My Igor Experience
By Pam Pardy-Ghent
Monday September 20th was a little busier than usual. Southern and Eastern sections of Newfoundland were battening down the hatches for Hurricane Igor.
With my husband away at work in St. Johns, I was left to weather the storm with my two children at home in Harbour Mille. That night I settled my eldest in his room and tucked my two-year-old into bed with me.
Igor struck with a vengeance about 4 a.m. The rain fell hard and the wind blew with such a force it seemed the house rose before falling back again on its foundation. The water was coming in through the foundation of the basement, but a quick check showed the pump was doing what it was designed to do.
Others in the area werent faring quite so well, I later found out.
The barasway in St. Bernards-Jacques Fontaine had flooded. At least seven homes in an area known as The Gut were nearly submerged. Devon Brushett, with the help of some neighbours, rescued his grandparents from the second floor of their home. The water was so high he needed a boat to reach them.
Stewart Scott, another area resident, lost everything on the main level of his home, but still made it to work on time as the maintenance man for the town. He said he wanted to prevent the water from damaging other homes the way it had his own.
Still another man by the name of George Sheppard helped organize evacuations and assisted in getting his friends and neighbours to safety.
I tried to offer assistance, but it was quickly clear I wouldnt make it very far. Our own roads were flooded, in some areas as high as the windows on a truck. No one would be getting in or out of Harbour Mille just yet.
When the power went, my first thought was the sump pump. I grabbed a flashlight and ran down to check. To my horror, the hole was filled with water.
This is a short video of me bailing water from my basement. It's pretty dark, because the power was out at the time.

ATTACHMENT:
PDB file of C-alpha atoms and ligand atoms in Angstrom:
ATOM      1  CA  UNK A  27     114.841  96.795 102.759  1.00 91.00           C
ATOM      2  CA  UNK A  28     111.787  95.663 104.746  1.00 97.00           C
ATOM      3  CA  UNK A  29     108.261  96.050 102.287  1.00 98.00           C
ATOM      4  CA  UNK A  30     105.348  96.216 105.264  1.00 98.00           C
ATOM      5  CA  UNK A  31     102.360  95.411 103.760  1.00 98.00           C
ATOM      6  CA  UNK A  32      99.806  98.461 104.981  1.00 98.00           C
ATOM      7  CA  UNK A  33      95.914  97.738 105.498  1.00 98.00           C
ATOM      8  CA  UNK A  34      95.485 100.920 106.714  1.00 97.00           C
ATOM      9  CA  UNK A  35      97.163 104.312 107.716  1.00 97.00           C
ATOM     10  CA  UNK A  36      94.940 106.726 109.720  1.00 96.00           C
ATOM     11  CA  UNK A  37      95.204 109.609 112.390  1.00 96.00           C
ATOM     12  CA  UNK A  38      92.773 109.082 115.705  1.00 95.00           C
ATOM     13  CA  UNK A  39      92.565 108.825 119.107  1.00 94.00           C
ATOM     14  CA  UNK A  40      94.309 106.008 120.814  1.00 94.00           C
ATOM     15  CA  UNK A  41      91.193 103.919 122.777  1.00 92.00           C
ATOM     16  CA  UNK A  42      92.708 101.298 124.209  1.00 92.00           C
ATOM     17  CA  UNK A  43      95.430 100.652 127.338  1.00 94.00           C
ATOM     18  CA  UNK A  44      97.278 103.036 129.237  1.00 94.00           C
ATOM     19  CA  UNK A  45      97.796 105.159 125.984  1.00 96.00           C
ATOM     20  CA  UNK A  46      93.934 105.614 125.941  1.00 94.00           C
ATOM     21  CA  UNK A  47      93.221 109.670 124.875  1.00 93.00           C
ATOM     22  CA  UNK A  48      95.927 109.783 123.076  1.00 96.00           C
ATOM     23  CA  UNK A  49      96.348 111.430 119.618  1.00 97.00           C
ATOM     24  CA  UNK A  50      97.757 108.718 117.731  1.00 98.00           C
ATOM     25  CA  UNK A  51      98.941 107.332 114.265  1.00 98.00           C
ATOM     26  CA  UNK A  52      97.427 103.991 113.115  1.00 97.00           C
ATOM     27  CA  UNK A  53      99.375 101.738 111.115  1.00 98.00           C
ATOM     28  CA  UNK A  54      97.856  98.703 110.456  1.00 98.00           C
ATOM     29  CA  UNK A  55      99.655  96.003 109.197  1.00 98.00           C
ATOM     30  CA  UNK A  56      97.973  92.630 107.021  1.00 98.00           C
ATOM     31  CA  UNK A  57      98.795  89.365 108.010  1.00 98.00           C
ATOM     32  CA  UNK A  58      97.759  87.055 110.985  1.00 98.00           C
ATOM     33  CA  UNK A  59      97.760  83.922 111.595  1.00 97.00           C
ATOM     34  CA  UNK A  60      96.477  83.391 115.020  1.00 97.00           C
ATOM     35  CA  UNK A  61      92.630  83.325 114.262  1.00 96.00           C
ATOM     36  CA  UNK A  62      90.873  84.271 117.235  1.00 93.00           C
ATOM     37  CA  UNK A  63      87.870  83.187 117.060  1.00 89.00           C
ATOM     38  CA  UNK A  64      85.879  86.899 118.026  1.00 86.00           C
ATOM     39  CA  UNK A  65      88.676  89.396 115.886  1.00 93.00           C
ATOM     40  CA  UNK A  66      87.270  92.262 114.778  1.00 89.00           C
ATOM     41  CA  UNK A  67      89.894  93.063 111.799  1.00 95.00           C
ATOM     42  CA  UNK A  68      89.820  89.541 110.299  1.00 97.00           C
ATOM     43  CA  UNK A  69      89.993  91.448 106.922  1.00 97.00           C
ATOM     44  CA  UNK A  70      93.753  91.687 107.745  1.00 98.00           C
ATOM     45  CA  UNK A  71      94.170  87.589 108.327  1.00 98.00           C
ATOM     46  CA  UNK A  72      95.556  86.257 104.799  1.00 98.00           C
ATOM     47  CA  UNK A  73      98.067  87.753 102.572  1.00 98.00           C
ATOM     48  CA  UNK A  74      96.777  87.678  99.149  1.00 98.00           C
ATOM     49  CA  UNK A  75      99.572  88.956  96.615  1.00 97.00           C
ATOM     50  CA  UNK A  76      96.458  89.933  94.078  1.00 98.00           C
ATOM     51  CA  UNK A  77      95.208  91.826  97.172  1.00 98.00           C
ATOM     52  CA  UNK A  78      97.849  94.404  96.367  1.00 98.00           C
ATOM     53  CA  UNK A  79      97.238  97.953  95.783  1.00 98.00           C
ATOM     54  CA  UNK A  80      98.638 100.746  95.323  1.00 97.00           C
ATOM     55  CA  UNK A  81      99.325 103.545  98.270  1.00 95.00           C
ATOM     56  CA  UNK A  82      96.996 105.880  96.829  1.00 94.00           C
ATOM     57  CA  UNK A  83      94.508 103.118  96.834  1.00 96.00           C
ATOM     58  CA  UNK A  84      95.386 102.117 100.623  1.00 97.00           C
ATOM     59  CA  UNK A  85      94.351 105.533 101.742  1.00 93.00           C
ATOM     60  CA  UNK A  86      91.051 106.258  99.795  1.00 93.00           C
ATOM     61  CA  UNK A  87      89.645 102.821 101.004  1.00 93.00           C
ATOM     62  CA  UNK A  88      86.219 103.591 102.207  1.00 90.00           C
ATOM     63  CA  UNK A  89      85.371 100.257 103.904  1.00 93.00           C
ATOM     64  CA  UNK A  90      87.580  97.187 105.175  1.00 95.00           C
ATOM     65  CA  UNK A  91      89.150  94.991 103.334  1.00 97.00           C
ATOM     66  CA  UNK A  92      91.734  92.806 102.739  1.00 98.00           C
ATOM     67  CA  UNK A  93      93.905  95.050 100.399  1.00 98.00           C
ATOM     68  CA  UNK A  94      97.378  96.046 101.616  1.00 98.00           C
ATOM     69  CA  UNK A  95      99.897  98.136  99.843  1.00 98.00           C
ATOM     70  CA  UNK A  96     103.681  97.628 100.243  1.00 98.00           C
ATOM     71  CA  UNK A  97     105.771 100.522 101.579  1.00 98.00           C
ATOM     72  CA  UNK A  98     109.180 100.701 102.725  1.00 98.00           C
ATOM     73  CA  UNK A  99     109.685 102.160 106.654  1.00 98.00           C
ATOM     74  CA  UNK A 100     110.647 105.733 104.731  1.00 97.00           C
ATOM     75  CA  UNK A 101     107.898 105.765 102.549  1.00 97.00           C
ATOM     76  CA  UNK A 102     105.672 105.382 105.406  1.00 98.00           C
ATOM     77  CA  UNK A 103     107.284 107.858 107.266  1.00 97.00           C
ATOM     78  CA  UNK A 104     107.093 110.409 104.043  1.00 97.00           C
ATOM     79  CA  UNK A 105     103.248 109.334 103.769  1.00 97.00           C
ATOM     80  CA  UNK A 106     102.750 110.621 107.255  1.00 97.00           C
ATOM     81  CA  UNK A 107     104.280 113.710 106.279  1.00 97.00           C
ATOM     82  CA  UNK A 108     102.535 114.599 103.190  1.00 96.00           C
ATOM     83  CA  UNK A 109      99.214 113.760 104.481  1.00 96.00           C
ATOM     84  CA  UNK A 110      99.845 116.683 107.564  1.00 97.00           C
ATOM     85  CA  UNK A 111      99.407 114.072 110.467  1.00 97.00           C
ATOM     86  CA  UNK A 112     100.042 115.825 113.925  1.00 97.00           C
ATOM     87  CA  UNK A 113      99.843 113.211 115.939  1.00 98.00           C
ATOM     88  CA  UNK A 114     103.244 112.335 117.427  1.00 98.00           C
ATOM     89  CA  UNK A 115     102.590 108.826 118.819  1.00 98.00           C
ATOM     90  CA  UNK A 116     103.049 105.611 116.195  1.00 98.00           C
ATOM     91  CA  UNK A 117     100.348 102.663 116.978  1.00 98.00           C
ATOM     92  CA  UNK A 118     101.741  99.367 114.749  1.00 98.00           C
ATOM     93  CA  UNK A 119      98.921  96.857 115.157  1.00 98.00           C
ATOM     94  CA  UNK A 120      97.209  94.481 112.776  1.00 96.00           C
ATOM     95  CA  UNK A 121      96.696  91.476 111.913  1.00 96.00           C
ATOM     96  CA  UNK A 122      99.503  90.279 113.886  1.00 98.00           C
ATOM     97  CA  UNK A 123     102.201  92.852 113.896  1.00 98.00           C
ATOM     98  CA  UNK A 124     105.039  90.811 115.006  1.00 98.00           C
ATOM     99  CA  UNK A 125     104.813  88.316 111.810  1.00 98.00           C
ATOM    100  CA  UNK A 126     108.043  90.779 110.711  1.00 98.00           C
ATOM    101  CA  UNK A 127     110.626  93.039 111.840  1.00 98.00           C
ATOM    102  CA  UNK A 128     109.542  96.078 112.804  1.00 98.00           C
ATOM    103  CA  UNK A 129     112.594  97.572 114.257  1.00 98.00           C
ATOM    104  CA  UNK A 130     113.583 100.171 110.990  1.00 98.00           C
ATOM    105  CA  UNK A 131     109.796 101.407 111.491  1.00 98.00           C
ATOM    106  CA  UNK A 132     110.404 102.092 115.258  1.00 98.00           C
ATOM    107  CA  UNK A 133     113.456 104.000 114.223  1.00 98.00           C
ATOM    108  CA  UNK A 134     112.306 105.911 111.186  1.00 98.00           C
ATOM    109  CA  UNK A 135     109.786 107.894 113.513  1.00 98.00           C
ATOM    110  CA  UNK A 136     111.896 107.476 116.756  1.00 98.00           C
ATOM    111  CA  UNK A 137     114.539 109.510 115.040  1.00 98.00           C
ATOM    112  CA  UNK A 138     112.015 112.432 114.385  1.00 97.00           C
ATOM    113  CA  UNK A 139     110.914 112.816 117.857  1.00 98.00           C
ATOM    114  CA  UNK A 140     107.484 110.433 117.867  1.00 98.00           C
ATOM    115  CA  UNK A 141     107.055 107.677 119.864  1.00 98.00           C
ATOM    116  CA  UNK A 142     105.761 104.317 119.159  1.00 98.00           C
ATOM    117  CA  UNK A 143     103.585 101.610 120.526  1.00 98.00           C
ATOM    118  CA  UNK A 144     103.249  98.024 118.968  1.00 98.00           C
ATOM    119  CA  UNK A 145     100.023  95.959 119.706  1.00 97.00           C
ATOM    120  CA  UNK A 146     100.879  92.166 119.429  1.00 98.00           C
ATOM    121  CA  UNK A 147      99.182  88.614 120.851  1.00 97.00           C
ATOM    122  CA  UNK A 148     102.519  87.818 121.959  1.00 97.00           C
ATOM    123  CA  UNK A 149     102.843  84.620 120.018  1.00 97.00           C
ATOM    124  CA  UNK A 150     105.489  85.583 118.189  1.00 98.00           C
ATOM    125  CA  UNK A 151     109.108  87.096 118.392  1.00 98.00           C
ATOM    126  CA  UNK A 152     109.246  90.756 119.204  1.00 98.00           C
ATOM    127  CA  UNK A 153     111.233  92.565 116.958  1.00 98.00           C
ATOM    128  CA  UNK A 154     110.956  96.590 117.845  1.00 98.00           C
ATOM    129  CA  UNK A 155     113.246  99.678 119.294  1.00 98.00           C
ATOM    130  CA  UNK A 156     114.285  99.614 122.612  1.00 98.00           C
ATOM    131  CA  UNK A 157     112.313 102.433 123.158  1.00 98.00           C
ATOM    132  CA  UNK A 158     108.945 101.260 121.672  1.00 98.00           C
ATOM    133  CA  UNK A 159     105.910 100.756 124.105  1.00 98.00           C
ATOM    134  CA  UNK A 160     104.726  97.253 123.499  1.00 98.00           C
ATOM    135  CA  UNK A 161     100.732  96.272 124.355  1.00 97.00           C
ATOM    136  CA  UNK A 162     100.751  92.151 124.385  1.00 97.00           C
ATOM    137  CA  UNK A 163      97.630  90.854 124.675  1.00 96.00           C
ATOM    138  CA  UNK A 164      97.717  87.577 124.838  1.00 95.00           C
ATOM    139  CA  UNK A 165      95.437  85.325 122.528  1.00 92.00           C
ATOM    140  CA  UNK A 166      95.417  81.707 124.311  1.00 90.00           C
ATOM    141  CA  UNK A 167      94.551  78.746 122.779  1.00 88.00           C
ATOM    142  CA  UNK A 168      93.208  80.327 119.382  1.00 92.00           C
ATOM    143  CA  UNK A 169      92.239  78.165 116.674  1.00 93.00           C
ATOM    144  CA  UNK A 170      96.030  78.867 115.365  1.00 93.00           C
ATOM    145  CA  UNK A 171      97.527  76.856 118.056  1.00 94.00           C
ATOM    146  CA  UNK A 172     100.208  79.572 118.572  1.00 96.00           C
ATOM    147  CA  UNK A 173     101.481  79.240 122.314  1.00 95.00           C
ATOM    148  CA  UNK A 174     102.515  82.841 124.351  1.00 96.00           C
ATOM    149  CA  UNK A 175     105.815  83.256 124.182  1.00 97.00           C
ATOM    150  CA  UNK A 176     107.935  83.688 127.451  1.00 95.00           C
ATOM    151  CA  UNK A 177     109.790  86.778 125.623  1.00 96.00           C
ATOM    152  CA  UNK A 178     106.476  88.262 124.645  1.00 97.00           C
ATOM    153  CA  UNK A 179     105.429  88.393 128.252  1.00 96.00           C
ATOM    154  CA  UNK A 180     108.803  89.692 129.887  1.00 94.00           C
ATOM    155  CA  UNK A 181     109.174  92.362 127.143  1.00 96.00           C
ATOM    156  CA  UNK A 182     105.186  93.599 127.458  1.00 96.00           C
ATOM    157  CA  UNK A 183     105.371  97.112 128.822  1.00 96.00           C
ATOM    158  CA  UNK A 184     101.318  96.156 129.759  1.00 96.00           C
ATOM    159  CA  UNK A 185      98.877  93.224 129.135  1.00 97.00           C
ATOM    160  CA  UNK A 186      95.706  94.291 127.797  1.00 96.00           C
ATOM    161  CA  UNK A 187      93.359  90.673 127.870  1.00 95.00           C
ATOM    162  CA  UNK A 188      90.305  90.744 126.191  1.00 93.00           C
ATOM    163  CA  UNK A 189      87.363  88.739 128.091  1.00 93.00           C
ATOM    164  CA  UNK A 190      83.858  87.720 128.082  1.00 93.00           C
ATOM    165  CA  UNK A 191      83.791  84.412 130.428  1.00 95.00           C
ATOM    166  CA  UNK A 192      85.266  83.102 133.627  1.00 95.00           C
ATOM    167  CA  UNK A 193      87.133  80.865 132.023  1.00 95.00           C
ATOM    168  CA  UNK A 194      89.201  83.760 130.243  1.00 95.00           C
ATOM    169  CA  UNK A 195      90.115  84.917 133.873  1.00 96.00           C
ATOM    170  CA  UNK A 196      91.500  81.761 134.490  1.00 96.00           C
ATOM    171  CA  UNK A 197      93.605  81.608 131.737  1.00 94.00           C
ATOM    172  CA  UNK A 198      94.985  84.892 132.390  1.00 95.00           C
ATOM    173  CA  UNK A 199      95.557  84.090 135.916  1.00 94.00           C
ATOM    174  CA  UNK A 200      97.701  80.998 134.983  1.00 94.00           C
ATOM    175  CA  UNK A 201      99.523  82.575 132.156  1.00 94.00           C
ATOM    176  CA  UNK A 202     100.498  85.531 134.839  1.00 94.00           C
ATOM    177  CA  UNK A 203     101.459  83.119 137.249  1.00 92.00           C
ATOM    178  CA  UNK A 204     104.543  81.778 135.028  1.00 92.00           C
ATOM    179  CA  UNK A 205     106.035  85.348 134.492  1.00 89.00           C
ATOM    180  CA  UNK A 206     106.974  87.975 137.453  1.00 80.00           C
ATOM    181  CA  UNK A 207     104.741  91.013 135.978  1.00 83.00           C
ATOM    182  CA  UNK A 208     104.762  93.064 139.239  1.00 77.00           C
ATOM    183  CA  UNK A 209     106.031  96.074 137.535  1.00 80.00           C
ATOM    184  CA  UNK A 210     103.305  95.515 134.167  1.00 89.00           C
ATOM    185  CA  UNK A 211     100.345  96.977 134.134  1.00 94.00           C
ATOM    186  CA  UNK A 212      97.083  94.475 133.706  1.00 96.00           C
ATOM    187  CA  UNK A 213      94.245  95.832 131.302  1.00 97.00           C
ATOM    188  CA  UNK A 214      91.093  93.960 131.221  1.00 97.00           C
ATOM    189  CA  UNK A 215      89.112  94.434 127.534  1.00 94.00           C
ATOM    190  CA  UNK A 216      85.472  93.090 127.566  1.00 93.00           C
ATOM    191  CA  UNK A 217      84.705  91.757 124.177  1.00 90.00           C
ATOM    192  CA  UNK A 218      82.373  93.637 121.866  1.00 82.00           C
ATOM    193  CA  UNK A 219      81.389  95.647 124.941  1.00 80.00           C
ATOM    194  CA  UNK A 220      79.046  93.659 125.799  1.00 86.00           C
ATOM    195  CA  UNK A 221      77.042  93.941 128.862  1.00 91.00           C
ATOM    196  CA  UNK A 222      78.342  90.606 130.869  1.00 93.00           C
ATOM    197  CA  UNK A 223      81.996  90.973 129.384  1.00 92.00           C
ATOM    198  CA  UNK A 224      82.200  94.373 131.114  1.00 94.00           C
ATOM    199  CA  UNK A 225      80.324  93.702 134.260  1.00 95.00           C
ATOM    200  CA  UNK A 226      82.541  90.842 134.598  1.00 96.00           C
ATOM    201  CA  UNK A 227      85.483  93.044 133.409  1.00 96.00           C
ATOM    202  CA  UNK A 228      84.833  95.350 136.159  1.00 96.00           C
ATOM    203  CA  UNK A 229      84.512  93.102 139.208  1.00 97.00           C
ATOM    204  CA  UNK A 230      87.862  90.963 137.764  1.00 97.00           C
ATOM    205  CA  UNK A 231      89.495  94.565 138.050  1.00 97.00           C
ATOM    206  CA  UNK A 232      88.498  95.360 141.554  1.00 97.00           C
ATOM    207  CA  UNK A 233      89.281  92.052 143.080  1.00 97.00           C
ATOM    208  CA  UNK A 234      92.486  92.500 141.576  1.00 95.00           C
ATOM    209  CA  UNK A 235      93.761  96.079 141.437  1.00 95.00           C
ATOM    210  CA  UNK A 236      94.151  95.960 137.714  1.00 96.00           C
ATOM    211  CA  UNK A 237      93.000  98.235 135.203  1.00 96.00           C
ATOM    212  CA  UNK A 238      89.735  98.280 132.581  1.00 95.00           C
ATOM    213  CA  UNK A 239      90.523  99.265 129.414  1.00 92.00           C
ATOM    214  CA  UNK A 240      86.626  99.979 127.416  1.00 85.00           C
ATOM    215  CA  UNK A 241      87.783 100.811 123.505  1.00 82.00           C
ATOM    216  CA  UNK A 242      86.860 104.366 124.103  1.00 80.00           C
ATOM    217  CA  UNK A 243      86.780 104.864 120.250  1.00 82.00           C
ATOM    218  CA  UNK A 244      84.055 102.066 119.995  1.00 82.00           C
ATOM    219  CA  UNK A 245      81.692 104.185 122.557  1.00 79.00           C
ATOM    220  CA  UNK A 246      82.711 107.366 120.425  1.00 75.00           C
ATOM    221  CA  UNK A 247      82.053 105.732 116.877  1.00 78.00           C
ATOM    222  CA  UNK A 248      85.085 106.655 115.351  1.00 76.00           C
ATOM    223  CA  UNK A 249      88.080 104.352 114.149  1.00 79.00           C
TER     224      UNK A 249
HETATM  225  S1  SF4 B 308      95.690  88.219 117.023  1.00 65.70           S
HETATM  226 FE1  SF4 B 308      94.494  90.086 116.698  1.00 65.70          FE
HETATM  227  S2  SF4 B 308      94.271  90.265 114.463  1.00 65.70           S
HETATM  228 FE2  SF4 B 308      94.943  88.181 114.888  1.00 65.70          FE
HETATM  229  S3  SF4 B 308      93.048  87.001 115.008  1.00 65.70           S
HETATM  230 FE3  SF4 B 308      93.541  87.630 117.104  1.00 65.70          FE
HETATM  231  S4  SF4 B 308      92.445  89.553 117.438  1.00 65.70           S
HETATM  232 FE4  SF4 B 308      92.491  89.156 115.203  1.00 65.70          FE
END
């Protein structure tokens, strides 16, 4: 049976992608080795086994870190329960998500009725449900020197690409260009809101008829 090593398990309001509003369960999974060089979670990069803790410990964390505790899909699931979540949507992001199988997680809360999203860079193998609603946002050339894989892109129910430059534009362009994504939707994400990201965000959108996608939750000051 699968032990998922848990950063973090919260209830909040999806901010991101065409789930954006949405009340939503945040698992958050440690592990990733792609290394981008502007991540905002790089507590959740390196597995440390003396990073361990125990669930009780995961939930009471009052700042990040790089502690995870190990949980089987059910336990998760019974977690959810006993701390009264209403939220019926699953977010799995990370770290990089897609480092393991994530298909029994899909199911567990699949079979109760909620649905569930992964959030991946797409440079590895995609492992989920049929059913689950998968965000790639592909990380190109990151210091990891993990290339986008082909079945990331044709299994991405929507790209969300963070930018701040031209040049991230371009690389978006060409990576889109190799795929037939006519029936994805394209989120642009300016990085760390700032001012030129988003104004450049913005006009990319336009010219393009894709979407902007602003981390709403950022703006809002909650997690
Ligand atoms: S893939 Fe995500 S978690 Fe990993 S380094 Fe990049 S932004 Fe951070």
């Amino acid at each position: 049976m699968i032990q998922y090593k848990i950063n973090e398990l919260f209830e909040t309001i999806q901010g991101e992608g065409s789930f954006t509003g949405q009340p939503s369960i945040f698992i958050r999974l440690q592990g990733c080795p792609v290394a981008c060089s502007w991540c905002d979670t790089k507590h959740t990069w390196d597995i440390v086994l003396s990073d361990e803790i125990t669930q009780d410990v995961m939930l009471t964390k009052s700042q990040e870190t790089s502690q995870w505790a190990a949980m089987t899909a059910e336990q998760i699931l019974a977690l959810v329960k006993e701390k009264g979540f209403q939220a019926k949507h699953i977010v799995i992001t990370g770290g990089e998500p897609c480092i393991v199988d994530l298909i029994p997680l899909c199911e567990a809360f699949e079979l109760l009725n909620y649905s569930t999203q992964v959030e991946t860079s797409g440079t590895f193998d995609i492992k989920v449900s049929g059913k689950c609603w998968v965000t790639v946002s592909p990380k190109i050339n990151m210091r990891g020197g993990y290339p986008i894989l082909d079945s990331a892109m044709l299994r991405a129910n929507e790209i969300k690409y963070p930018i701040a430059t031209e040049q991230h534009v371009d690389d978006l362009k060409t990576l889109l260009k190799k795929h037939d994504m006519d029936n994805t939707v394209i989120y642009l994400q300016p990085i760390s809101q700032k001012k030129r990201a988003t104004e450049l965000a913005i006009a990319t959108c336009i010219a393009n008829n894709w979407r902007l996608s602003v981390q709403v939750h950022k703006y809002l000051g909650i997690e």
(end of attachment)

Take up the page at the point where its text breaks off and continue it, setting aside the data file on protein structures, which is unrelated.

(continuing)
Shortly after 8 p.m. the power came back on. Within minutes the water was draining out of the basement. I had some minor cleanup to do, but nothing was damaged. We were lucky.
The roads leading to the Trans Canada Highway near Swift Current and Route 210 into Marystown at Rattle Brook Bridge were closed and we were cut off from the Trans Canada Highway and the rest of the Burin Peninsula near Boat Harbour.
But lack of transportation wasnt a huge concern, not when so many of our friends had lost their homes and everything in them.
The week that followed Igor was filled with amazing tales of survival, cooperation, and a general attitude of well make do.
Volunteers throughout the peninsula, myself included, worked with the Red Cross to get goods (especially fresh milk, fruit and potatoes and other items some families and seniors had been without for a considerable period of time) delivered. Those with gas to spare travelled to Long Pond Bridge to help carry donations over to our side of the peninsula.
The donated food items were sometimes accepted with hugs, sometimes with tears, but they were always received with words of gratitude.
By the 27th we were free to travel if we had the gas to get us anywhere, that is. On the 28th, a week after Igor struck, we finally had gas delivered to local stations. School reopened, and for all intents and purposes, we were back to normal. Well, most of us were, anyway.
Some in our region are still living with friends and family members. They have months, maybe years, of rebuilding ahead of them.
But help has already been pouring in. Besides food, clothing, bedding and other household items (furnishings included), have been donated. Things for them will eventually get back to normal as well.
The thing that sticks in my head the most? These four words posted as one young girls Facebook status the day after the storm;
I miss my house.
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